Grady worked at TI and Motorola prior to joining AMD, Mike worked at Convex, MegaTest, Geocast, and Neofocal prior to AMD, and Tim has been at AMD for his entire career.  Collectively they have been responsible for dozens of patents, many ITC papers (including two Best Paper awards), heavy involvement with IEEE standards and the Semiconductor Research Consortium, SWDFT and ITC conference program committees, and extensive engagements over many years across the industry.  Grady has been a champion of robust scan-based testability measures for decades, Mike architected methodologies and tools to achieve Known Good Die for complex supercomputer assemblies, and Tim led the DFT efforts for many generations of cutting-edge microprocessors.  Grady and Mike are both graduates of Texas A&M, and Tim earned his degree from Rensselaer Polytechnic Institute.

Abstract: TBD

 


Visionary Talk (day TBD)

Tim Cheng

The Hong Kong University of Science and Technology

Ultra Low-Power AI Accelerators for AIoT –
Compute-in-memory, Co-Design, and Heterogeneous Integration

 

Biography: Tim Cheng is currently Vice-President for Research and Development at Hong Kong University of Science and Technology (HKUST) and Chair Professor jointly in the Departments of ECE and CSE.

His current research interests include design, EDA, computer vision, and medical image analysis. In 2020, he received HK$443.9M funding to lead the founding of the AI Chip Center for Emerging Smart Systems (ACCESS) which is a multidisciplinary center aims to advance IC design and EDA to help realize ubiquitous AI applications in society.He received his PhD from University of California, Berkeley. Prior to joining HKUST, he was a Professor at the University of California, Santa Barbara, and spent five years at AT&T Bell Laboratories. At UCSB, Cheng served as Founding Director of the Computer Engineering Program (1999-2002), Chair of ECE Department (2005-2008), and Associate Vice-Chancellor for Research (2013-2016). At HKUST, Cheng served as Dean of Engineering (2016-March 2022) prior to taking the VPRD role.Cheng, an IEEE fellow and a fellow of Hong Kong Academy of Engineering Sciences a, received 12 Best Paper Awards from various IEEE and ACM conferences and journals. He has also received UCSB College of Engineering Outstanding Teaching Faculty Award, Pan Wen Yuan Outstanding Research Award, 2020,  and Fellow of School of Engineering, The University of Tokyo. He served as Editor-in-Chief of IEEE Design and Test of Computers and was a board member of IEEE Council of Electronic Design Automation’s Board of Governors and IEEE Computer Society’s Publication Board.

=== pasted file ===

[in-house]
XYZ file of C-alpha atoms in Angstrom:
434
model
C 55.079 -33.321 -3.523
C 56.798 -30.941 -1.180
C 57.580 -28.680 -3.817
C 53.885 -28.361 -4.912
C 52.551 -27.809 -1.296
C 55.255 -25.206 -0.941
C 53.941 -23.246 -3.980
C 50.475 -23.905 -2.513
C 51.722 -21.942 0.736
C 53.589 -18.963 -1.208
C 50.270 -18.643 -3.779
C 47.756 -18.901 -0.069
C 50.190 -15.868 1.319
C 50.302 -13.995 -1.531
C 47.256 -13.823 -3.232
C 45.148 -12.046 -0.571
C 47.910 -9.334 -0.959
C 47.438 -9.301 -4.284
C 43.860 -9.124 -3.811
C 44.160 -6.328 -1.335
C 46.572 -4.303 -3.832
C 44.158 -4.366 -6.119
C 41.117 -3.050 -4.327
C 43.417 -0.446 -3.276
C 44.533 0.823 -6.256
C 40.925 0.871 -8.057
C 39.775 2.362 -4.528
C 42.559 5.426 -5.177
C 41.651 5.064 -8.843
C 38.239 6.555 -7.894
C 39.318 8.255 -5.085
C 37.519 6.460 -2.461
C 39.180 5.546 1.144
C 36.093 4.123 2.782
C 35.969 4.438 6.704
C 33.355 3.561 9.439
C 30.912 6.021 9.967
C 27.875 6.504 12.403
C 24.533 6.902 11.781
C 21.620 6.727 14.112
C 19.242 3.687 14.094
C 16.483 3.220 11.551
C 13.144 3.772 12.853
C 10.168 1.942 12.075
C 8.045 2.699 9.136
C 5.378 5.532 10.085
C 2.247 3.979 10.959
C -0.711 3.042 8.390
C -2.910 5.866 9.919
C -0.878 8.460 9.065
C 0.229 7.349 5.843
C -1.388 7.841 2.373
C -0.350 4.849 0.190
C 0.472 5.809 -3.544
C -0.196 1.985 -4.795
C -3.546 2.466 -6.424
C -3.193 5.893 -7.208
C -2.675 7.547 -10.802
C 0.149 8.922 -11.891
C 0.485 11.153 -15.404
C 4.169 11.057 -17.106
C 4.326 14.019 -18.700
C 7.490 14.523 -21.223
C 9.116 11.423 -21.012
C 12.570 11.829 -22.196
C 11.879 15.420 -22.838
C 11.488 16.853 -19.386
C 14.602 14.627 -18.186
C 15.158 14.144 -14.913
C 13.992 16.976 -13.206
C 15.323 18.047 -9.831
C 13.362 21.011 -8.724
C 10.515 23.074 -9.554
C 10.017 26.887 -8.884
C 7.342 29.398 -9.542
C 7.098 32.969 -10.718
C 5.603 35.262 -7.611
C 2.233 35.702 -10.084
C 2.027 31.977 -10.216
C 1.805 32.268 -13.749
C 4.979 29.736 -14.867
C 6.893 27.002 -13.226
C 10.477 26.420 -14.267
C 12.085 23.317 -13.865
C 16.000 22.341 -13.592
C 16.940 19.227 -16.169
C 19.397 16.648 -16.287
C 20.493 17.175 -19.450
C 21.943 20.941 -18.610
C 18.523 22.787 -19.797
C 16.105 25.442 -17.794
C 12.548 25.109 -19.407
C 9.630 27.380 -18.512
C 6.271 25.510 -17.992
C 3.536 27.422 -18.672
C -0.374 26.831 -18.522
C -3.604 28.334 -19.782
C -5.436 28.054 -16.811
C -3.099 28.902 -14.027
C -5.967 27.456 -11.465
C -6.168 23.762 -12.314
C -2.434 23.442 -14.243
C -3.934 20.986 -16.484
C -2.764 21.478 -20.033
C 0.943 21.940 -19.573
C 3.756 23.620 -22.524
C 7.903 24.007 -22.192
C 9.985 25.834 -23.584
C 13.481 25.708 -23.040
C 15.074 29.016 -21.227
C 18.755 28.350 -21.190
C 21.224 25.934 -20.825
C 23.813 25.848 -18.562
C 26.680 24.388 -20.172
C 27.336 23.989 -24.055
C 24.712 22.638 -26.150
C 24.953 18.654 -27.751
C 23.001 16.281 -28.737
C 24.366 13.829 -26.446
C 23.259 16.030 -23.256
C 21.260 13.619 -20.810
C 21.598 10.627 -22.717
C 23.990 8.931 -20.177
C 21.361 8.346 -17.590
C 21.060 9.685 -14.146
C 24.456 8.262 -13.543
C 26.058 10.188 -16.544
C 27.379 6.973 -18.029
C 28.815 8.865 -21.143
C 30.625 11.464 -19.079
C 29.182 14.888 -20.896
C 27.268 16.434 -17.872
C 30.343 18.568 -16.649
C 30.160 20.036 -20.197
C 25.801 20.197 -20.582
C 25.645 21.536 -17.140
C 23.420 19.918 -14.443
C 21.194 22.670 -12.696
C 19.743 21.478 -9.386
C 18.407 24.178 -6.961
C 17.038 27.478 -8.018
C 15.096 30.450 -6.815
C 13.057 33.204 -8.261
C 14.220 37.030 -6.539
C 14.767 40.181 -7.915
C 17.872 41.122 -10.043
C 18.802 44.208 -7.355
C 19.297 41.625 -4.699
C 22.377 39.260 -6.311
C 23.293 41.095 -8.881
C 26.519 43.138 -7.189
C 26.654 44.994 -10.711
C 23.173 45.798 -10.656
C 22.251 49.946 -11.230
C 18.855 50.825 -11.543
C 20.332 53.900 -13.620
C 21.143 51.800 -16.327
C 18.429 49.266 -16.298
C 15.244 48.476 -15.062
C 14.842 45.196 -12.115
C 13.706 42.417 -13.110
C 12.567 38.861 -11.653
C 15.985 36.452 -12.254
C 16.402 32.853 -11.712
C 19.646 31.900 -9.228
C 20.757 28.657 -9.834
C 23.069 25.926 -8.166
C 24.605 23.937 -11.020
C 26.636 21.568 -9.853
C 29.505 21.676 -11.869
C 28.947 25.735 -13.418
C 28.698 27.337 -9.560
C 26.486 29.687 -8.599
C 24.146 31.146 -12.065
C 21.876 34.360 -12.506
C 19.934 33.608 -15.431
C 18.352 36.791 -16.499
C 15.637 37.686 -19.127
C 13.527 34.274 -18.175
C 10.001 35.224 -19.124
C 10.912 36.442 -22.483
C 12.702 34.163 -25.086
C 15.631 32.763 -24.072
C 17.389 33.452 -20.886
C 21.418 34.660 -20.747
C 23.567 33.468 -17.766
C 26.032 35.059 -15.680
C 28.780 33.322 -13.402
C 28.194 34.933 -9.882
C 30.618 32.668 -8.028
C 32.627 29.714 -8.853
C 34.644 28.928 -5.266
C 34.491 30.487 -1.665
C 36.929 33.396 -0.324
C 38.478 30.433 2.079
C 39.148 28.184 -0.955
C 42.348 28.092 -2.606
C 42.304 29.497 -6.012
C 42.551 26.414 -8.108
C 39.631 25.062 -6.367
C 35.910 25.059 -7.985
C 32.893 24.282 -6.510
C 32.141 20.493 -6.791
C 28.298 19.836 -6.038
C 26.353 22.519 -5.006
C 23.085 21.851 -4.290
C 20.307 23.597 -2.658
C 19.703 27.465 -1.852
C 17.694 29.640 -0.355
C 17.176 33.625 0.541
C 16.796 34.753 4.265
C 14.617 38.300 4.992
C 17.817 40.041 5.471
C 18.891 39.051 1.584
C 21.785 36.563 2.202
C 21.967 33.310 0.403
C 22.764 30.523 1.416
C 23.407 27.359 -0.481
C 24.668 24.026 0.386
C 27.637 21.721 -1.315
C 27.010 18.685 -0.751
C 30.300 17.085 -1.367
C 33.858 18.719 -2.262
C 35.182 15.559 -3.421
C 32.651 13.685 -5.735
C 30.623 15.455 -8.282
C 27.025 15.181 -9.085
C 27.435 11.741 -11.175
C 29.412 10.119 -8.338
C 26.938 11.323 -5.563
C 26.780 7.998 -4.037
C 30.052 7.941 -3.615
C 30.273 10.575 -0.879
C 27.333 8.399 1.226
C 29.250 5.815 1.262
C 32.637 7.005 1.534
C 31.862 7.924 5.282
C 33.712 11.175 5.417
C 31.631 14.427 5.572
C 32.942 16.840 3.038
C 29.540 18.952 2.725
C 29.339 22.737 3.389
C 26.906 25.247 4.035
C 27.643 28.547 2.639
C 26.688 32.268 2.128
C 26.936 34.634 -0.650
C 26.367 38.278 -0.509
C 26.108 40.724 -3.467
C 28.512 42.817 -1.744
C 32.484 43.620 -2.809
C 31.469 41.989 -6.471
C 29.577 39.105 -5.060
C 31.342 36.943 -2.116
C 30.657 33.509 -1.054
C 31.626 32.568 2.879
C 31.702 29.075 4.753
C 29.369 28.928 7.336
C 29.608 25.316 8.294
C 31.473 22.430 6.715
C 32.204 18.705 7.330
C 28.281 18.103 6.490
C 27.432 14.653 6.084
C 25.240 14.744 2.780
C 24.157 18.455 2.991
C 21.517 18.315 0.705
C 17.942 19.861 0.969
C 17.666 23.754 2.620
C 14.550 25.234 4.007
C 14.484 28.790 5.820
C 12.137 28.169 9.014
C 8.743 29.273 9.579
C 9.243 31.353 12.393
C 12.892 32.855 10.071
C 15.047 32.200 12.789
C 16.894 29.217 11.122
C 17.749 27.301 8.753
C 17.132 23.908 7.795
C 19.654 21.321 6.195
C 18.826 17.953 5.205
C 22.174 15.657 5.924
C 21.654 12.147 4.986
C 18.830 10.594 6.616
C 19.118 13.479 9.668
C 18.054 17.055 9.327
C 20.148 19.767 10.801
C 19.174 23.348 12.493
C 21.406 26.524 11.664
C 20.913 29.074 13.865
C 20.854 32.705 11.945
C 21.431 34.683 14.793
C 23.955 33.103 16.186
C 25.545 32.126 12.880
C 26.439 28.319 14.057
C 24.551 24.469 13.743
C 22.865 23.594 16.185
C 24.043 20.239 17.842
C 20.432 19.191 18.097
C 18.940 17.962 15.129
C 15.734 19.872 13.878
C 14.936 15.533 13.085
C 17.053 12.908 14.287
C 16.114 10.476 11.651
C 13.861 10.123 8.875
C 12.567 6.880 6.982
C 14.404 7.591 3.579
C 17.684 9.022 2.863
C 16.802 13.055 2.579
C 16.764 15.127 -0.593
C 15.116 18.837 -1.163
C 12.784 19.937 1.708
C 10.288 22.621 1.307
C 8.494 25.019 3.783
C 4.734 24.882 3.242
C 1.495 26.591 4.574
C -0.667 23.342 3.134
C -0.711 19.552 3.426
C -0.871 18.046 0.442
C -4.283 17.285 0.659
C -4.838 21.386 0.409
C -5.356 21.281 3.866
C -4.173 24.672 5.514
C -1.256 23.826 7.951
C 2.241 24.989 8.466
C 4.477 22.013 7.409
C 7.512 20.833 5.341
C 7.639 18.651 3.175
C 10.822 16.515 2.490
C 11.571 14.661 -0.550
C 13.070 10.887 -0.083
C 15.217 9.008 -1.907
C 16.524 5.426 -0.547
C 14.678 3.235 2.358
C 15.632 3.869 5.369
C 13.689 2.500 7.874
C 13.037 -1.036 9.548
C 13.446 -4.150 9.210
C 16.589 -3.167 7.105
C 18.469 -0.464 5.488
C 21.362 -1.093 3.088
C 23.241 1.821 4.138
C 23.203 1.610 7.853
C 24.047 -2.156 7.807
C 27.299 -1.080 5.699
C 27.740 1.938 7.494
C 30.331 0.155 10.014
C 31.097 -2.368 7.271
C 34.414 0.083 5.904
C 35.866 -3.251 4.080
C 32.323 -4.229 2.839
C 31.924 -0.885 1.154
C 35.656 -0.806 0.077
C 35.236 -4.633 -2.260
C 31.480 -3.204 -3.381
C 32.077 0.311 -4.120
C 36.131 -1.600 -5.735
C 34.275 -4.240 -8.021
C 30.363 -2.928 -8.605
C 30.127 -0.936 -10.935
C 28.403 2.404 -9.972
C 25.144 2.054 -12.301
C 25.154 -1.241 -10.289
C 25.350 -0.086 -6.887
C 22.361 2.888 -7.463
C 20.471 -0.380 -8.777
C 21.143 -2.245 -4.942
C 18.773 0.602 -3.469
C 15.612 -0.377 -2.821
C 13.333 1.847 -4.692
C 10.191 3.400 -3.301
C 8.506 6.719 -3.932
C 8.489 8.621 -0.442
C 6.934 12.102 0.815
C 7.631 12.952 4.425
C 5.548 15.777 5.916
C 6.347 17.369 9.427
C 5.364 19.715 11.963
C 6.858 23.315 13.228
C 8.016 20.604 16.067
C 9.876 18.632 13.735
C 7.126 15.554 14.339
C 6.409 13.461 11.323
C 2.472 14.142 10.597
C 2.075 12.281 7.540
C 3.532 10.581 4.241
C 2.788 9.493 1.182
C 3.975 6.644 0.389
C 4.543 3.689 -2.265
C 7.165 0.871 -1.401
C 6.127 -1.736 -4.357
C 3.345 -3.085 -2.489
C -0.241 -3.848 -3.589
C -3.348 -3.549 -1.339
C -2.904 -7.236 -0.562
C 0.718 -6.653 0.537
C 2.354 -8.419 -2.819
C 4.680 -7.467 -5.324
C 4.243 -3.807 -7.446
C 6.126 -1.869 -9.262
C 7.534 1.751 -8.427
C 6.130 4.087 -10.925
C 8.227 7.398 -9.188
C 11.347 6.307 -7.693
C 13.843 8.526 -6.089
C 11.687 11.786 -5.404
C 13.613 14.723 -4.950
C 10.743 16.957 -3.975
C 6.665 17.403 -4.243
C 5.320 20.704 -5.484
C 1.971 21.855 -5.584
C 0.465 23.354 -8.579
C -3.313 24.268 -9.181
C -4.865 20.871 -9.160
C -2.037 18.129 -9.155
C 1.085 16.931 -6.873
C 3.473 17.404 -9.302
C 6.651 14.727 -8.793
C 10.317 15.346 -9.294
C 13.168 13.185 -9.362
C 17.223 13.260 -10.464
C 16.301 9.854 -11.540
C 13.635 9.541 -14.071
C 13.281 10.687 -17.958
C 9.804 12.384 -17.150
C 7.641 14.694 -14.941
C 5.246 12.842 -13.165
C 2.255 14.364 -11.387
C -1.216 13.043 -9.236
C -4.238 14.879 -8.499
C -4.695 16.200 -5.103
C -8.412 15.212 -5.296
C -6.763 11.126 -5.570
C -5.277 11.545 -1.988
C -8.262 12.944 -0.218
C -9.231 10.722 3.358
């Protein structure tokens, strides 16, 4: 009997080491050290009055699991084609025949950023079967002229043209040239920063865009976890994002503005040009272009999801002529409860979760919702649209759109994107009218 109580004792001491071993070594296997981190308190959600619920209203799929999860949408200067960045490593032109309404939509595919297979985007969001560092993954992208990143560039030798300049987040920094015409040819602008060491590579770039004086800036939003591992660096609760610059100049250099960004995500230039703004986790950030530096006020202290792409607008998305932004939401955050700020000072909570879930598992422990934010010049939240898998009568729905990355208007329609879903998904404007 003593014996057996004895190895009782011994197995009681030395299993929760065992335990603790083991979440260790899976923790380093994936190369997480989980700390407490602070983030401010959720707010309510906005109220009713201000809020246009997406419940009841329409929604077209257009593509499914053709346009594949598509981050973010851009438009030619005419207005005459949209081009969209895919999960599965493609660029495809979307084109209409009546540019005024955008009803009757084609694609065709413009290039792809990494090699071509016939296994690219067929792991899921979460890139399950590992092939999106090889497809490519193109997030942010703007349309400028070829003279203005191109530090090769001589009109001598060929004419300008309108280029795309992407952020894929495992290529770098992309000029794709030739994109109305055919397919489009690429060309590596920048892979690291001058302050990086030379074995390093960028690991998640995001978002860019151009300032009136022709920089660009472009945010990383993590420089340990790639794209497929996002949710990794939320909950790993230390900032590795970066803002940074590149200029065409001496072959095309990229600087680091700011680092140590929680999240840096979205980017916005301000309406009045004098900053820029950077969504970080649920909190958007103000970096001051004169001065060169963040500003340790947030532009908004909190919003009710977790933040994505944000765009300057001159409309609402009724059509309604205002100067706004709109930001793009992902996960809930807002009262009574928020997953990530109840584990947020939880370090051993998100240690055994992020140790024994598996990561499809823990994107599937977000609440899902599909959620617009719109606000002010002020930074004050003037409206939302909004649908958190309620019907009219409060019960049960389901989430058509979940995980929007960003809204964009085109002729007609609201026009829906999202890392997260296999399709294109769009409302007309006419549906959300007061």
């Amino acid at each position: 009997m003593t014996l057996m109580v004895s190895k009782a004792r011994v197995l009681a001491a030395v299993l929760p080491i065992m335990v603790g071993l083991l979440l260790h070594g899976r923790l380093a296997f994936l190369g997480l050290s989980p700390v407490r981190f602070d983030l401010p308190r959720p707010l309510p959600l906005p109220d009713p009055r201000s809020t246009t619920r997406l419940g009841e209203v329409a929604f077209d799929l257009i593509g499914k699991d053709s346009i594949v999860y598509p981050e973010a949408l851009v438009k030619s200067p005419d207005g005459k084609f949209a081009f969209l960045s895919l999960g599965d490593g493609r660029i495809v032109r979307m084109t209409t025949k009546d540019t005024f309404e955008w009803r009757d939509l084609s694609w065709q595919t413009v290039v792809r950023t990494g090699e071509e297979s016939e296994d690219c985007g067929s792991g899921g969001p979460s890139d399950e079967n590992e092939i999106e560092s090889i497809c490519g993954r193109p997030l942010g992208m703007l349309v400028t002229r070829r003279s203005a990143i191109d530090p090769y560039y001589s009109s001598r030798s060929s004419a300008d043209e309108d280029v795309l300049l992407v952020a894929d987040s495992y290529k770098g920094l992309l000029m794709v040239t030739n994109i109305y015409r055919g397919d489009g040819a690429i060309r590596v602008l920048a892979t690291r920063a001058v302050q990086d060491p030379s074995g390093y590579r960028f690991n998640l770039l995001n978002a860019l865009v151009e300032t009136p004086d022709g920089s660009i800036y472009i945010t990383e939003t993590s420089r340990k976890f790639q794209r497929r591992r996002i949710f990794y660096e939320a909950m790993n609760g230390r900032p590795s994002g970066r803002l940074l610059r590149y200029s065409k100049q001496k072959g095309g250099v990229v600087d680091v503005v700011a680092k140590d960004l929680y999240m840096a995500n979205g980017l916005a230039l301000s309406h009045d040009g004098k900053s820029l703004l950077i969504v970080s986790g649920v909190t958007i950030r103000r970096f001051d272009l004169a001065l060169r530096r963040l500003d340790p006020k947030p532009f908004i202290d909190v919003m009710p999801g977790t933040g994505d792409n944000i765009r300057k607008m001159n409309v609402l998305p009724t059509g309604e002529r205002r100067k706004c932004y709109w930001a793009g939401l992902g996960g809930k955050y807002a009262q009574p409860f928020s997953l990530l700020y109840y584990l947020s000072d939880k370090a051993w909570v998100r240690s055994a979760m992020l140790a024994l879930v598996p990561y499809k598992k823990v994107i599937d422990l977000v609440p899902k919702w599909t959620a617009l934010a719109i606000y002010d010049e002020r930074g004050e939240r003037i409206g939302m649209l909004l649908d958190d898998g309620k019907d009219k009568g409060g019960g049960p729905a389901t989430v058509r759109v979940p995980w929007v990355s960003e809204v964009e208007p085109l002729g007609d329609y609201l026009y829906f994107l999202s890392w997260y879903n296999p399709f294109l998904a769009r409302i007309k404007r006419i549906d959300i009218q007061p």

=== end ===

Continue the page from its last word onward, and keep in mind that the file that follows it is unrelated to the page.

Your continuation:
Abstract:  We will give an overview of the objectives and some recent progress in designing ultra low-power AI accelerators for supporting a wide range of AIoT devices with powerful embedded intelligence. Specifically, we will discuss the roles of emerging memory and compute-in-memory for data-centric computing, application-specific co-design framework supporting light-weight deep learning which integrates neural network (NN) search, hardware-friendly NN compression and NN-aware architecture design for iterative co-optimization, as well as the critical role of 3D integration of processors and memory arrays for power, performance and size.